16 January 2010

Article: The "Antidemocratic Personality" Revisited

A 2008 article by Jaime L. Napier and John T. Jost: "The 'Antidemocratic Personality' Revisited: A Cross-National Investigation of Working-Class Authoritarianism" ("Journal of Social Issues", 64 [3]: pp. 595-617):


Abstract: "More than 60 years ago, psychologists identified a potential threat to democracy from within, namely the 'antidemocratic personality' arising from the 'authoritarian syndrome.' It was soon discovered that the problem of authoritarianism was especially acute among those who were low in education and income, and that it was associated with intolerance toward others. However, several important questions were left unresolved. We revisit fundamental theoretical and empirical questions concerning the existence and nature of 'working-class authoritarianism,' focusing especially on four psychological aspects of authoritarianism, namely, conventionalism, moral absolutism, obedience to authority, and cynicism.

"In a cross-national investigation involving respondents from 19 democratic countries, we find that all four aspects of authoritarianism are indeed related to moral and ethnic intolerance. However, only obedience to authority and cynicism are especially prevalent among those who are low in socioeconomic status. Conventionalism and moral absolutism were significant predictors of economic conservatism, whereas obedience to authority and cynicism were not. We find no support for Lipset's (1960) claim that working-class authoritarianism would be associated with economic liberalism. Instead, we find that authoritarianism is linked to right-wing orientation in general and that intolerance mediates this relationship. Implications for electoral politics and political psychology are discussed."

Some excerpts: "Mussolini and Hitler initially came to power through democratic means. [...] We suggest that [...] even when people – including many members of economically disadvantaged groups – actually do participate in mass politics, their participation does not necessarily produce outcomes that are democratic, egalitarian, or even congruent with their own self-interest [...].

"In general, our study suggests that people who are high and low in socioeconomic status may be drawn to right-wing ideology for different reasons. It appears that those who are high in income may be motivated, at least in part, to preserve their advantageous position in society, whereas individuals who are low in education and income are drawn to right-wing leaders, parties, and policies in part because of moral and ethnic intolerance, that is, because of certain behavioural manifestations of authoritarianism [...].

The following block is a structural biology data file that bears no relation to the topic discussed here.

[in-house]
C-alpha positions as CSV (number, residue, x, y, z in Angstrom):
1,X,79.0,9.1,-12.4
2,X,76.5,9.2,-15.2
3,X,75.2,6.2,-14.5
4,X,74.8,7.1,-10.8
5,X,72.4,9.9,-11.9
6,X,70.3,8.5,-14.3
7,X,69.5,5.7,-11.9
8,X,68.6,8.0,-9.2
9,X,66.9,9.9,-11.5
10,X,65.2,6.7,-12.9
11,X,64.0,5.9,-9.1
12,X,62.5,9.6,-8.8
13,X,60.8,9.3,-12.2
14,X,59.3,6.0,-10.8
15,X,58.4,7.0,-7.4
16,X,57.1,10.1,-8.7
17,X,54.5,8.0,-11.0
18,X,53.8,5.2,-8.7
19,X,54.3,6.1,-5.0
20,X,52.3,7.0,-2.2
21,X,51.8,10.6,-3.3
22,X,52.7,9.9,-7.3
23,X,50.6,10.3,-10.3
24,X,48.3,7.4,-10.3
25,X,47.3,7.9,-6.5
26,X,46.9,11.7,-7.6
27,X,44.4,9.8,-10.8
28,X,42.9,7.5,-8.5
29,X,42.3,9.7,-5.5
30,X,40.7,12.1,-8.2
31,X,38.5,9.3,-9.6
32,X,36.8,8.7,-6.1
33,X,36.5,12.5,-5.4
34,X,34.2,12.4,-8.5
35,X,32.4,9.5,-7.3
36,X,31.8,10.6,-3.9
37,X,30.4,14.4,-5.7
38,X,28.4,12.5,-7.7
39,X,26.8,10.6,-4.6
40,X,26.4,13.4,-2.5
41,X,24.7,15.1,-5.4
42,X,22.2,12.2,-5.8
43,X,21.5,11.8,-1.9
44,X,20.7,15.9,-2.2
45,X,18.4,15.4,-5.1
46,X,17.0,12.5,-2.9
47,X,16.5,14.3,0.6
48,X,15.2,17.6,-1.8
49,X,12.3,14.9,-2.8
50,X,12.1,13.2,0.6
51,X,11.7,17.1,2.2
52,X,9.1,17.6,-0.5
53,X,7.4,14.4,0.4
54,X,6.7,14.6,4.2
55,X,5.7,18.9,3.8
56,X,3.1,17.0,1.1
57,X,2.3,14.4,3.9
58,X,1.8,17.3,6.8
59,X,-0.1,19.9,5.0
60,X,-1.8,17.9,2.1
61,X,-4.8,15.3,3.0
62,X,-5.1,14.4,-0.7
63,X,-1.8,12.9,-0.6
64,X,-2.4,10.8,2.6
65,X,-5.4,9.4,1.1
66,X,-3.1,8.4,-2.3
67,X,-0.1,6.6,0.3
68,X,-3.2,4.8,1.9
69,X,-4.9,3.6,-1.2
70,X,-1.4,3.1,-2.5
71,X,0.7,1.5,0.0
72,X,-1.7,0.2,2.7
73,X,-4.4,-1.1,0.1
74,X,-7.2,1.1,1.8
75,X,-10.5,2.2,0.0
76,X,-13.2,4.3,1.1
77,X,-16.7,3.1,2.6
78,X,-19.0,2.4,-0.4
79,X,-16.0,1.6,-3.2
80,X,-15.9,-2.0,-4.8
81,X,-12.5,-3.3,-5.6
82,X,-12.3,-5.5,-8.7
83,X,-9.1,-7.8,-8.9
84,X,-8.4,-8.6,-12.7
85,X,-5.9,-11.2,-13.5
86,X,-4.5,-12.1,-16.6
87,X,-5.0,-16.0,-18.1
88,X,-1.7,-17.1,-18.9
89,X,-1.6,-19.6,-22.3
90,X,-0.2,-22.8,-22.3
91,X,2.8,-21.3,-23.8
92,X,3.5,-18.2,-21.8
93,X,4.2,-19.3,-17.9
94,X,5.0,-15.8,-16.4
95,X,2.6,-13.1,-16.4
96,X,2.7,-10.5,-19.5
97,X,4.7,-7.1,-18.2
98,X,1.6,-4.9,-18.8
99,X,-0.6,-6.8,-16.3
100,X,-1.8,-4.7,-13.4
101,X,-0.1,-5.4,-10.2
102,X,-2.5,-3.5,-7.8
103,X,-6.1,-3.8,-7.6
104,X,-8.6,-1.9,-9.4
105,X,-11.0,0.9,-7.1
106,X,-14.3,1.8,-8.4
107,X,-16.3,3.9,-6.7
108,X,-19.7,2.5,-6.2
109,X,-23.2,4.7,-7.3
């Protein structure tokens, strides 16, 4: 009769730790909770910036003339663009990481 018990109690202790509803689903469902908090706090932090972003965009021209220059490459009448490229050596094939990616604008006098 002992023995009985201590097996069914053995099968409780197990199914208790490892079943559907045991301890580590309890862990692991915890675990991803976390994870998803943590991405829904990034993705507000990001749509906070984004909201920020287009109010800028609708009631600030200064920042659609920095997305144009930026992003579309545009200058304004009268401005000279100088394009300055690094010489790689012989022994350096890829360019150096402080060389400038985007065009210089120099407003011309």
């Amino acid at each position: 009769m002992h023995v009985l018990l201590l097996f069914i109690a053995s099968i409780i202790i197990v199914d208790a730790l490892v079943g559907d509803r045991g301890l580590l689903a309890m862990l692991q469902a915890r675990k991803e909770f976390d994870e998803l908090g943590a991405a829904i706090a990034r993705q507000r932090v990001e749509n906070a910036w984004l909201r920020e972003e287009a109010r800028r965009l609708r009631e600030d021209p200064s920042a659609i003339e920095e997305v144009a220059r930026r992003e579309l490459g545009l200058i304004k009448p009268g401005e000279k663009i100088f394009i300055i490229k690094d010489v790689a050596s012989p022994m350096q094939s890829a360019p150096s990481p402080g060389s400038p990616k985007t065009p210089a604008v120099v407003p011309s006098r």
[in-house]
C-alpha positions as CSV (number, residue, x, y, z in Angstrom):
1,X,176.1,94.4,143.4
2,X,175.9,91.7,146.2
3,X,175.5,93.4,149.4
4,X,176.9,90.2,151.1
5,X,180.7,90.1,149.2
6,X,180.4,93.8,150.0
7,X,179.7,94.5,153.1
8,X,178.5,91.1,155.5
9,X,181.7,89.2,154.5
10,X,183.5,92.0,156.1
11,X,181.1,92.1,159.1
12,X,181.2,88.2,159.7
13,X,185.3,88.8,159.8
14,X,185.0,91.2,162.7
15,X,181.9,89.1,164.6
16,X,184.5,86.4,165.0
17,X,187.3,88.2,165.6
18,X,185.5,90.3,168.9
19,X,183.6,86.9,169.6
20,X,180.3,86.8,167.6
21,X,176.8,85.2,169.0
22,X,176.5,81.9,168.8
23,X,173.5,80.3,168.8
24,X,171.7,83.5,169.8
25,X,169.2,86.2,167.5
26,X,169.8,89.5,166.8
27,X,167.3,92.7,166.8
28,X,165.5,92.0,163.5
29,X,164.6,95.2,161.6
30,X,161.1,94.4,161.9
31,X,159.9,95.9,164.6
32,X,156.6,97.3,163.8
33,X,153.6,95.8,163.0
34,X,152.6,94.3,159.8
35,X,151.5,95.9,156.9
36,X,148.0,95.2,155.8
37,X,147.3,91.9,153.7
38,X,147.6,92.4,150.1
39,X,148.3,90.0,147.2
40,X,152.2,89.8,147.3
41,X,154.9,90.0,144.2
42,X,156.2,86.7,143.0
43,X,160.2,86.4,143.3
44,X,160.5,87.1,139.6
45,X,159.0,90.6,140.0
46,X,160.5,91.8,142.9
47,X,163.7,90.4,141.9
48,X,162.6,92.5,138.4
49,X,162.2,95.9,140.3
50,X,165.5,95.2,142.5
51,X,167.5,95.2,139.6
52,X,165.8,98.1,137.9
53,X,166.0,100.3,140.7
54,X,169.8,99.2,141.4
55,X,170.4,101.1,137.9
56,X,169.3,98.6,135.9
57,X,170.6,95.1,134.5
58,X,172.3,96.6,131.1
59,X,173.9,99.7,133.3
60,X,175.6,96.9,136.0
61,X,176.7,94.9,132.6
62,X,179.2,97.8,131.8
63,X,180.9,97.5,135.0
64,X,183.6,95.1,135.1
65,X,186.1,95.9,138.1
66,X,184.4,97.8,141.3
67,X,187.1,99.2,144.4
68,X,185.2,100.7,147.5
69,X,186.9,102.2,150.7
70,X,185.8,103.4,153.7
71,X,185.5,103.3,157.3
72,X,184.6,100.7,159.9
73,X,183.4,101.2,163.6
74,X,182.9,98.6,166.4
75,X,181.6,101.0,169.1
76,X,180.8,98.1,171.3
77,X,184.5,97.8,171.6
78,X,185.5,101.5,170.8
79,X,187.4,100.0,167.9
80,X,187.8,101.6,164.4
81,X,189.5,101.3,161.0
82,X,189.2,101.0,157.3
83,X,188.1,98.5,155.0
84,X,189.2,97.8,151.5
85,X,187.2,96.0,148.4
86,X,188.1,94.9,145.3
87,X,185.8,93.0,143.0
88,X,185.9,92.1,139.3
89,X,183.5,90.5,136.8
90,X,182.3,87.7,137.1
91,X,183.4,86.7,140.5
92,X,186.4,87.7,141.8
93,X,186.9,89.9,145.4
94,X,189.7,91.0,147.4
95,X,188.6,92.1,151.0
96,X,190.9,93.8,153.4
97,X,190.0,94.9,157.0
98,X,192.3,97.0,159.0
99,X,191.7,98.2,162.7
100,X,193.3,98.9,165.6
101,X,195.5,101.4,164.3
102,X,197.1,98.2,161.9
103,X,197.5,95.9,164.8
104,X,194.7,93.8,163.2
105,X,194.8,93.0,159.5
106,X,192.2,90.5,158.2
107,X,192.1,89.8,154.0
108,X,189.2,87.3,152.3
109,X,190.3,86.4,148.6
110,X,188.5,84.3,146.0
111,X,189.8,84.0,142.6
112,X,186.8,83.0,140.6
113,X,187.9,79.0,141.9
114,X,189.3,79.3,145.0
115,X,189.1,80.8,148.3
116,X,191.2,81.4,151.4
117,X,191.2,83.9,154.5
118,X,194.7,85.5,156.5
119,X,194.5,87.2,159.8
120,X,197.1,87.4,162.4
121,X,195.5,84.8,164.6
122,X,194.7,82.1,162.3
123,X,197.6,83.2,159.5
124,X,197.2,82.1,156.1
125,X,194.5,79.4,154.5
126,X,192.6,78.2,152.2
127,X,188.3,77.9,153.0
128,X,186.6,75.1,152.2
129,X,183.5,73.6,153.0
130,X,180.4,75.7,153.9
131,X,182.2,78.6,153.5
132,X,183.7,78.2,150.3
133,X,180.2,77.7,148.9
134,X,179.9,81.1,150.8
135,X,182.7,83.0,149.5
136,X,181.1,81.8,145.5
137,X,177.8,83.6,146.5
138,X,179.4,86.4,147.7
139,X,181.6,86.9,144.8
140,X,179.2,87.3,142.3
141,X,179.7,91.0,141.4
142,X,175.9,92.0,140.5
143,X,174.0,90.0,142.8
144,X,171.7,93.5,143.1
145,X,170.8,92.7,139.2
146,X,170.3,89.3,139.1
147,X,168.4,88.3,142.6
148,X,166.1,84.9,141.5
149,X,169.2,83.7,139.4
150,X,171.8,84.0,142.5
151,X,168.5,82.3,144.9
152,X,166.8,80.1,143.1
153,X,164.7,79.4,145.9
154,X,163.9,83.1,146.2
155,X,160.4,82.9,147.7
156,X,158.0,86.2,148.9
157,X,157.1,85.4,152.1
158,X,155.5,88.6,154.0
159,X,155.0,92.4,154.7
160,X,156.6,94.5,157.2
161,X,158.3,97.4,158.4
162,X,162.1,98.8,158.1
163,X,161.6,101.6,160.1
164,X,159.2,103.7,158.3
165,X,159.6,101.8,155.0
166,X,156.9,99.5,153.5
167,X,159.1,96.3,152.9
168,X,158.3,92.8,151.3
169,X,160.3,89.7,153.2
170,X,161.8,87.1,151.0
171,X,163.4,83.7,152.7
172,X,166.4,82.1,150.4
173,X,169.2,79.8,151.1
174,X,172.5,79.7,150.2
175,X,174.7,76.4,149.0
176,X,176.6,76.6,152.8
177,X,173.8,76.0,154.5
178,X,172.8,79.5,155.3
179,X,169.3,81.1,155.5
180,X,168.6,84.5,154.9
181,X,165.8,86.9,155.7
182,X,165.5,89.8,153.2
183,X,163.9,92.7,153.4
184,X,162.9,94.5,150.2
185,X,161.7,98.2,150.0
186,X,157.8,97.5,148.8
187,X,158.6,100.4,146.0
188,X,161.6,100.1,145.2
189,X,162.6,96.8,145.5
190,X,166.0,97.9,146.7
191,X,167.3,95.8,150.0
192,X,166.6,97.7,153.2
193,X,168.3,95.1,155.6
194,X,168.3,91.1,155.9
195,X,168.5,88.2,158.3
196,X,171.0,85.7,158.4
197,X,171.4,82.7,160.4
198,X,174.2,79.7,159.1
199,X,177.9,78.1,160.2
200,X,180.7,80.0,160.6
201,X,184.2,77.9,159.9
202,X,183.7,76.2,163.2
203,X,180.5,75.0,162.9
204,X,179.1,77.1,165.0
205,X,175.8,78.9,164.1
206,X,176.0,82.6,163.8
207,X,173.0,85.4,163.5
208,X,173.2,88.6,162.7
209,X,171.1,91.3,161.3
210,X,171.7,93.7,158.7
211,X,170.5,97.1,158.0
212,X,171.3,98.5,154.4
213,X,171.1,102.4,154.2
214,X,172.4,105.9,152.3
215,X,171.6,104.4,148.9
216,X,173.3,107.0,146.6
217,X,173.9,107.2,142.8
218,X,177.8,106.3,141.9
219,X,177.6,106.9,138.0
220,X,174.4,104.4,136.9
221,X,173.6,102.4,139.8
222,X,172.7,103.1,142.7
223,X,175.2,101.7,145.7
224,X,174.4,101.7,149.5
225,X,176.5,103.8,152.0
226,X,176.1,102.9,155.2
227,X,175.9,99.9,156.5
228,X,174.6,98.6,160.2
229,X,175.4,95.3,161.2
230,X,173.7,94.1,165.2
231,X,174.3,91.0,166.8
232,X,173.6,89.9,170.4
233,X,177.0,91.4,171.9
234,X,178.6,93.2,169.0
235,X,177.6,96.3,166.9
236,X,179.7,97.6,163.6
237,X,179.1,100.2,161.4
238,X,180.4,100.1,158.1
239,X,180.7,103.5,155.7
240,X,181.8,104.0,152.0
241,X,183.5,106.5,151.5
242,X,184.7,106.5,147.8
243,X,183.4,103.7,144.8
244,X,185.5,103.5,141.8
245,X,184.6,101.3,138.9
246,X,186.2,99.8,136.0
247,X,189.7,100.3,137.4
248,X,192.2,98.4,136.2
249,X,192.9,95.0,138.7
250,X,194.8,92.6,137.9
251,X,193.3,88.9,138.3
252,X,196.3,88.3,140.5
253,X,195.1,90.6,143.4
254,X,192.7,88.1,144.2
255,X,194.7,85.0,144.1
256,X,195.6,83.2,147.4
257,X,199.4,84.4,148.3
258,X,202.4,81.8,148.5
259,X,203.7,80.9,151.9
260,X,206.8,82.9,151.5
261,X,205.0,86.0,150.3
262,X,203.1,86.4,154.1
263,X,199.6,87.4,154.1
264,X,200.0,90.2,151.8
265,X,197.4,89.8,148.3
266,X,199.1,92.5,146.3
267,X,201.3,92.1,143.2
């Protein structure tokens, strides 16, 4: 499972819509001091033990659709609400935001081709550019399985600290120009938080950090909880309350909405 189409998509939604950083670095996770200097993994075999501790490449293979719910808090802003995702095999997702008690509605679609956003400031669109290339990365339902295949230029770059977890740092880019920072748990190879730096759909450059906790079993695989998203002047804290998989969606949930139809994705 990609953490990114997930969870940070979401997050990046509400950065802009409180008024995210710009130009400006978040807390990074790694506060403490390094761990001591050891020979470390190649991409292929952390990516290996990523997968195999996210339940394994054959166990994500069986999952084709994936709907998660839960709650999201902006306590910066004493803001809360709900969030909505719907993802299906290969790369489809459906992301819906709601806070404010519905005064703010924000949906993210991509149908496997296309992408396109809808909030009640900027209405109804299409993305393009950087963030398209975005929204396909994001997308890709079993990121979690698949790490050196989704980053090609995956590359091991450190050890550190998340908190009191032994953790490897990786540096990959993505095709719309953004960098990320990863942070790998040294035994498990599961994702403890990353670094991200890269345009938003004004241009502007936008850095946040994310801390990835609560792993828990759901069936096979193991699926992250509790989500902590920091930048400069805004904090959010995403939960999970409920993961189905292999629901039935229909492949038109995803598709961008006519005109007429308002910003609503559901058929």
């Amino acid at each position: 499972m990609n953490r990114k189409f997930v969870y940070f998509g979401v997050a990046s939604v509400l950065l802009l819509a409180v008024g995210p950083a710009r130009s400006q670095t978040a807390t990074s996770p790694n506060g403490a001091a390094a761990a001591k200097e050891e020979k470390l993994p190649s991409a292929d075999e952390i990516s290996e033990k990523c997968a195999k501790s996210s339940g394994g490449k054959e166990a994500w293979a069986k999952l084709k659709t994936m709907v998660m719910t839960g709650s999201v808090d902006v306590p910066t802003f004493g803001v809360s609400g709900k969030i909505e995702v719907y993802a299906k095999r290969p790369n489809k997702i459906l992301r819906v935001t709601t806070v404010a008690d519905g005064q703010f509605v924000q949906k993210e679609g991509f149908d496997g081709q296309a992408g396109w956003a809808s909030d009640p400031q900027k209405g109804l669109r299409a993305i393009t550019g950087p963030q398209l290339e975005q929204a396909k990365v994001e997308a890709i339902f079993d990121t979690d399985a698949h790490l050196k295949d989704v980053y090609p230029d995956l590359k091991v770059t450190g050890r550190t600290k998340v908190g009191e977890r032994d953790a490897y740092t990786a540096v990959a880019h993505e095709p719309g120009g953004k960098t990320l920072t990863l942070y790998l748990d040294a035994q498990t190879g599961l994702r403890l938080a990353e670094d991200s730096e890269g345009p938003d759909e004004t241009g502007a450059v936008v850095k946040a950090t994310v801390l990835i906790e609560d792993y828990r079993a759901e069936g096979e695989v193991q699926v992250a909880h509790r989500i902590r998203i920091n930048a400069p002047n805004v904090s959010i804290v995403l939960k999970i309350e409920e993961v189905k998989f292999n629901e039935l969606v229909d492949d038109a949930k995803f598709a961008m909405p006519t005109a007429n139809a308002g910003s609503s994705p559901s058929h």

"[T]he social and psychological factors that lead members of the working class to vote against their own social and economic interests is a serious potential concern for the long-term stability of democratic society. In particular, democracy itself is threatened when citizens are motivated by intolerance of others, as opposed to, say, bettering their own situation and the situations of their fellow citizens. The findings of our research also underscore the tremendous importance of education for citizens in a democracy. It may well be that – especially for those who confront economic insecurity – higher education provides one of the few known social brakes against intolerance and other antidemocratic sentiments."

The authors of the article build up on Theodor W. Adorno et al.'s "The Authoritarian Personality" (1950) and an earlier book chapter by Frenkel-Brunswik, Levinson, and Sanford titled "The Antidemocratic Personality" (1947) as well as referring to many other contributions made since then to the study of this proposed set of character traits.

Jaime L. Napier is now an Assistant Professor in the Department of Psychology at Yale. John T. Jost is Professor of Psychology at New York University.

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